[License-review] Submitting CC0 for OSI approval

Christopher Allan Webber cwebber at creativecommons.org
Fri Feb 17 22:23:06 UTC 2012

I'm on-list, no need to CC me.

Karl Fogel <kfogel at red-bean.com> writes:

> Christopher Webber <cwebber at creativecommons.org> writes:
>>By this email we (Creative Commons) are formally submitting CC0 for
>>approval on the OSI license list.  We've actually discussed this
>>internally for some time, but wanted to see if there was enough of a
>>demand from people external to CC to see this happen.  I'm happy to
>>say that we've gotten a lot of pressure recently to make that
>>submission, so it looks like that's in proper alignment.
> Thank you very much, Chris!  We'll discuss here, and I'm very much
> looking forward to it.  Would you like us to keep you CC'd explicitly on
> the review process, or will you be following it on-list anyway?
> More soon; I just wanted to give a public "ACK" response since your mail
> sat in the queue for a bit (sorry about that).
> -Karl
>>CC0 is a "public domain tool"; that is to say, it attempts to make
>>releasing something into the public domain possible worldwide.  Where
>>possible, the tool is designed to put something into the public
>>domain.  Where that is not possible, there is a lightweight "fallback"
>>You can find the "deed", which describes the legal tool, here:
>>  http://creativecommons.org/publicdomain/zero/1.0/
>>Additionally, the actual legalcode for the license is available here:
>>  http://creativecommons.org/publicdomain/zero/1.0/legalcode
>>Some additional background here:
>>  http://creativecommons.org/about/cc0
>>  http://wiki.creativecommons.org/CC0
>>  http://wiki.creativecommons.org/CC0_FAQ
>>As you may know, last year Creative Commons worked with the FSF on a
>>similar process to attempt to clarify whether CC0 was acceptable for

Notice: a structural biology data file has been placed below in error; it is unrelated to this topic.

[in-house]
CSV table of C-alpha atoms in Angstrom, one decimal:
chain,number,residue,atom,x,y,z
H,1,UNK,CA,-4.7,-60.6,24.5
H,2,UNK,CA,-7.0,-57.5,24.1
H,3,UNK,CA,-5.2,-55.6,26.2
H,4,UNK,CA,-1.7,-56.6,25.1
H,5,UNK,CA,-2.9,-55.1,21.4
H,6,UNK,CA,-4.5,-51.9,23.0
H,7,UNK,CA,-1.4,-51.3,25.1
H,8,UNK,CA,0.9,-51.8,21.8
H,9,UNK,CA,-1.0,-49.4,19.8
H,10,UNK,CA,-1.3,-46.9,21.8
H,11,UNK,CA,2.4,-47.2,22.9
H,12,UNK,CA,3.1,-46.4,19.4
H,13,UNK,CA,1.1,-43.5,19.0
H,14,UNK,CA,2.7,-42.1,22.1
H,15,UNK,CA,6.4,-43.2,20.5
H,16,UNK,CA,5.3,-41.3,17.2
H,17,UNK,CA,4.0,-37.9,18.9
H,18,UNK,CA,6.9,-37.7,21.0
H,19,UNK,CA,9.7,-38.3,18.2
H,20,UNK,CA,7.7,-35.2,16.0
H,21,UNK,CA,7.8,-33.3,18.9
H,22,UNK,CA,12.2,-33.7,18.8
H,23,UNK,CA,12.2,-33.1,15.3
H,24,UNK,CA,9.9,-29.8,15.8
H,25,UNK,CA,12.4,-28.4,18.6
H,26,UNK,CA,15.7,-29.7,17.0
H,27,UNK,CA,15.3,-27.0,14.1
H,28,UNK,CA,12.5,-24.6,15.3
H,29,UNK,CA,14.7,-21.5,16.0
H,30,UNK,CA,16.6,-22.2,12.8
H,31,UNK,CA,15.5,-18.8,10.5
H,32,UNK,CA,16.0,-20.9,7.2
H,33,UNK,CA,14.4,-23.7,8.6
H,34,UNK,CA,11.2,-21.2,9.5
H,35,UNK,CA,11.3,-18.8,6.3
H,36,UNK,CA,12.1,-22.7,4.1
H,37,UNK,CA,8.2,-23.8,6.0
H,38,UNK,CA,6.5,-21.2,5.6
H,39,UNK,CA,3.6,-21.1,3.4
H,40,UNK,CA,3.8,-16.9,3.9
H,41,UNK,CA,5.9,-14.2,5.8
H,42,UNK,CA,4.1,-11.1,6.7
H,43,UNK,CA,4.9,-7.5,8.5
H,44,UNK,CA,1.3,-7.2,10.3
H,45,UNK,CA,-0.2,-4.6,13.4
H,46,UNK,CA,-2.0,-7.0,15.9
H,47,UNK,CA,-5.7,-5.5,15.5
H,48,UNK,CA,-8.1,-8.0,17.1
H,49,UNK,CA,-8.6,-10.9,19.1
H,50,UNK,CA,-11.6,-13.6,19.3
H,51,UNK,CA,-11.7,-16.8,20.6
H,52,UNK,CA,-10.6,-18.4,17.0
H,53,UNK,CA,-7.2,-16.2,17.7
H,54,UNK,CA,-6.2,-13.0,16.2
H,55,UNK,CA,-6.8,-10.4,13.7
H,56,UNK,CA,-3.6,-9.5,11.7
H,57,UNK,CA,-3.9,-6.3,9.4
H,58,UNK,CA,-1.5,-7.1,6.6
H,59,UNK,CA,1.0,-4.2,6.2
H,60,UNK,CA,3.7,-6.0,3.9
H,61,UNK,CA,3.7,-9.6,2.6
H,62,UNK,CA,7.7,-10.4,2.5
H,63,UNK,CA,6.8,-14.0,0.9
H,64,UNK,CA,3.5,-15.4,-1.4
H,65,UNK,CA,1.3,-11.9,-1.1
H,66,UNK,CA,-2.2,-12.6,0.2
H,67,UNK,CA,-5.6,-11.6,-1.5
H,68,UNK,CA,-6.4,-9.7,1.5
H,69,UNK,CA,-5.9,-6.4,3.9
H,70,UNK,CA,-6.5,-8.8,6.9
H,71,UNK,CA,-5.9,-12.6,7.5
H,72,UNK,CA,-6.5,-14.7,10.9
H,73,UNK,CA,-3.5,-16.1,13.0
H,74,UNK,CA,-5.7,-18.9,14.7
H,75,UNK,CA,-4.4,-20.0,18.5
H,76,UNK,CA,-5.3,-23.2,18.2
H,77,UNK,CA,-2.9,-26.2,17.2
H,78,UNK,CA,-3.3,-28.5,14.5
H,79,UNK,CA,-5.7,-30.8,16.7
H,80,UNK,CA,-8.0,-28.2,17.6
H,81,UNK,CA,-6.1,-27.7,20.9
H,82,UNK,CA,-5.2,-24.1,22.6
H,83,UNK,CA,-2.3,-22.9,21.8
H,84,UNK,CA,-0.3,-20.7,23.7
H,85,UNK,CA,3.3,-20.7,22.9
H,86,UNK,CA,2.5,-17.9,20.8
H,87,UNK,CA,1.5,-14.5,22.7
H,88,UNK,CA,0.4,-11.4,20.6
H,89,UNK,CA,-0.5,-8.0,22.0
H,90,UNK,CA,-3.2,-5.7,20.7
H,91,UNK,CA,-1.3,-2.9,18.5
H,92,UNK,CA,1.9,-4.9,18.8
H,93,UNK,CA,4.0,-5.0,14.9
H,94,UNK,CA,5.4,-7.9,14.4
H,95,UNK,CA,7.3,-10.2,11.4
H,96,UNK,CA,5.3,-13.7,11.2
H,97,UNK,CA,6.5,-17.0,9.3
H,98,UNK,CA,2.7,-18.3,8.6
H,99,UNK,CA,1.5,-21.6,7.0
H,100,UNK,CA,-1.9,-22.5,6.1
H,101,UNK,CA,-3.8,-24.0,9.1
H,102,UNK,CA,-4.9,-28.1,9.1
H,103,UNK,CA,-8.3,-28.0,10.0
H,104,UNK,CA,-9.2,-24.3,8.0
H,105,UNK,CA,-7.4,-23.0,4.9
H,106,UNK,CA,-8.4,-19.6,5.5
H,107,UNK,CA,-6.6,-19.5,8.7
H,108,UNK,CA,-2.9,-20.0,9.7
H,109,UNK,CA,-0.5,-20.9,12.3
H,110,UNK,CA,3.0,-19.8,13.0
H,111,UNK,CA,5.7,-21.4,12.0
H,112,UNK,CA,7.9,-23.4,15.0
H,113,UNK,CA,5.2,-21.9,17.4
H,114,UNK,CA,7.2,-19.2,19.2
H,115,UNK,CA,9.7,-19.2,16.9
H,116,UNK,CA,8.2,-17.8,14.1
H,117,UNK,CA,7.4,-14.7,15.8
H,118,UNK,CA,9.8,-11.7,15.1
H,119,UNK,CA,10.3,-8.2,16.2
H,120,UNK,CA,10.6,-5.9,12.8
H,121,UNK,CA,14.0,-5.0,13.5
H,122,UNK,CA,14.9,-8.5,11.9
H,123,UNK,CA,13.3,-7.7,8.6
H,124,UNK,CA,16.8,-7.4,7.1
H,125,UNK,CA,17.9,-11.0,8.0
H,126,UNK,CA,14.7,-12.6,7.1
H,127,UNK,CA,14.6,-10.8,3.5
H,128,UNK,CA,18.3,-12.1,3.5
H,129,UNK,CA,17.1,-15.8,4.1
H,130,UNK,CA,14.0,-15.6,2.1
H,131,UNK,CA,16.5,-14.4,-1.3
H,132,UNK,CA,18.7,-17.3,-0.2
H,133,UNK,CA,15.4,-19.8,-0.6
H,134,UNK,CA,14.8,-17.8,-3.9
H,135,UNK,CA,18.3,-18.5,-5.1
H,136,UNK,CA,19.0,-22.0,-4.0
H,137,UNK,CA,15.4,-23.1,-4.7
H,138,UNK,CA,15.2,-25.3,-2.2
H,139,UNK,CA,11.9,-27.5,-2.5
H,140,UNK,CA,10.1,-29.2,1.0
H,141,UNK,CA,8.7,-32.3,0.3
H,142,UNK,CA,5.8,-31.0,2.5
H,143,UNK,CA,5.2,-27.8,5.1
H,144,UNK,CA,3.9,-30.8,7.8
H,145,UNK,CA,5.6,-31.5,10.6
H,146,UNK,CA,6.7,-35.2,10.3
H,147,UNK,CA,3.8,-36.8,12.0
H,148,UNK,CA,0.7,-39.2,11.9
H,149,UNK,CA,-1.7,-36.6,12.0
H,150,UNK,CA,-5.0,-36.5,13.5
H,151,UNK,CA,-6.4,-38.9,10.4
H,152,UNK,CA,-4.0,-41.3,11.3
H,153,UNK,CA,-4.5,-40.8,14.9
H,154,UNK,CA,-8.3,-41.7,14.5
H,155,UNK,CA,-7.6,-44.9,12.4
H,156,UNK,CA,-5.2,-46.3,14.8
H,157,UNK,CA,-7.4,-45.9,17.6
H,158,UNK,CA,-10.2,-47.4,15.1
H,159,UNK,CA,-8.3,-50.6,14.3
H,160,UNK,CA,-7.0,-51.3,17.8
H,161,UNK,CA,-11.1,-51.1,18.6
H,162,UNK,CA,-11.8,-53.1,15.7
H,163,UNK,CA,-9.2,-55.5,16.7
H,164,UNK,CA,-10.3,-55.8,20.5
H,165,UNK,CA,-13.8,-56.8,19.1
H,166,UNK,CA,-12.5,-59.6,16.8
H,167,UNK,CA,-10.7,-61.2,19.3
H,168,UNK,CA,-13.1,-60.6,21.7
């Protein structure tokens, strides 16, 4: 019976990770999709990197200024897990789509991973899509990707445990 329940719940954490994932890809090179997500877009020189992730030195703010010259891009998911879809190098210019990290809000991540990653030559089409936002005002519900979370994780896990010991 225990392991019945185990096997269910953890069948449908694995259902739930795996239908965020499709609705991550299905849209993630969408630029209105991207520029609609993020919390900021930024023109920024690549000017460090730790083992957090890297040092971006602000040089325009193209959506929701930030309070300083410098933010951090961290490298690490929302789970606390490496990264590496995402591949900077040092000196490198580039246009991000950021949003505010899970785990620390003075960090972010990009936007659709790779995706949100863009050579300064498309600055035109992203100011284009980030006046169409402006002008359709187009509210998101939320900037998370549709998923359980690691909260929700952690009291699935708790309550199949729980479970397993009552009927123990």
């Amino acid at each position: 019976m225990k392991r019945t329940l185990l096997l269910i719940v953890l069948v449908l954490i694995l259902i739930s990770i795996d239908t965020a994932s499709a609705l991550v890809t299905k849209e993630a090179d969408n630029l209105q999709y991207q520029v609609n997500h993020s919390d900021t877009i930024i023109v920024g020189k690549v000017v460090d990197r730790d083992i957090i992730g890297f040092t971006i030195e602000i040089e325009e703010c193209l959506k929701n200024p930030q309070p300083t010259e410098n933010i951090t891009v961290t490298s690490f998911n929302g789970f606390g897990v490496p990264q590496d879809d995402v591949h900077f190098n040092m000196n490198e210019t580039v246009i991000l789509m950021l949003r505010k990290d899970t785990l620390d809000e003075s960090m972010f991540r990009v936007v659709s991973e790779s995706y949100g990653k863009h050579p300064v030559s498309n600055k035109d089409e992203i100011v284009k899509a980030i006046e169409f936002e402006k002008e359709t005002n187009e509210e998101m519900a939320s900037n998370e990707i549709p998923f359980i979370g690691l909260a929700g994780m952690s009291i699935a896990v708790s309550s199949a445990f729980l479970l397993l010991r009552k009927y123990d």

>>free software per the FSF's definitions, and to check to make sure CC0
>>(including its fallback license) was GPL-compatible.  I'm happy to say
>>that this was a massive success:
>> - A CC blogpost after the FSF declares CC0 as acceptable for
>>   software, compatible with the GPL:
>>   http://creativecommons.org/weblog/entry/27081
>> - The FSF's listing, which includes the statement "If you want to
>>   release your work to the public domain, we recommend you use CC0.":
>>   http://www.gnu.org/licenses/license-list.html#CC0
>> - Also, as we blogged on CC Labs, the FSF recommends CC0 for
>>   "code snippets" in documentation:
>>   http://labs.creativecommons.org/2011/05/27/fsf-recommends-cc0-for-code-snippets-in-documentation/
>> - CC0 FAQ entry on using CC0 for software, including suggested
>>   marking:
>>   http://wiki.creativecommons.org/CC0_FAQ#May_I_apply_CC0_to_computer_software.3F_If_so.2C_is_there_a_recommended_implementation.3F
>> - Lastly, we do provide a plaintext version of CC0 (and actually the
>>   core, unported 6 CC licenses these days):
>>   http://creativecommons.org/publicdomain/zero/1.0/legalcode.txt
>>   http://creativecommons.org/weblog/entry/27094
>>Speaking personally, I believe that simplifying the "public domain
>>tool with fallback license" space is a good thing, and would be useful
>>for FOSS generally.  Conversely, I think CC0 on OSI's license list
>>would be useful in that many code hosting platforms look to OSI's list
>>when determining whether or not to list a license as an option... and
>>I think it would be great if CC0 were listed more often in such places!
>> - Christopher Allan Webber & Creative Commons
>>PS: Sorry if this ends up being a repost.  It didn't seem to go
>>through the first time I sent it.
>>License-review mailing list
>>License-review at opensource.org

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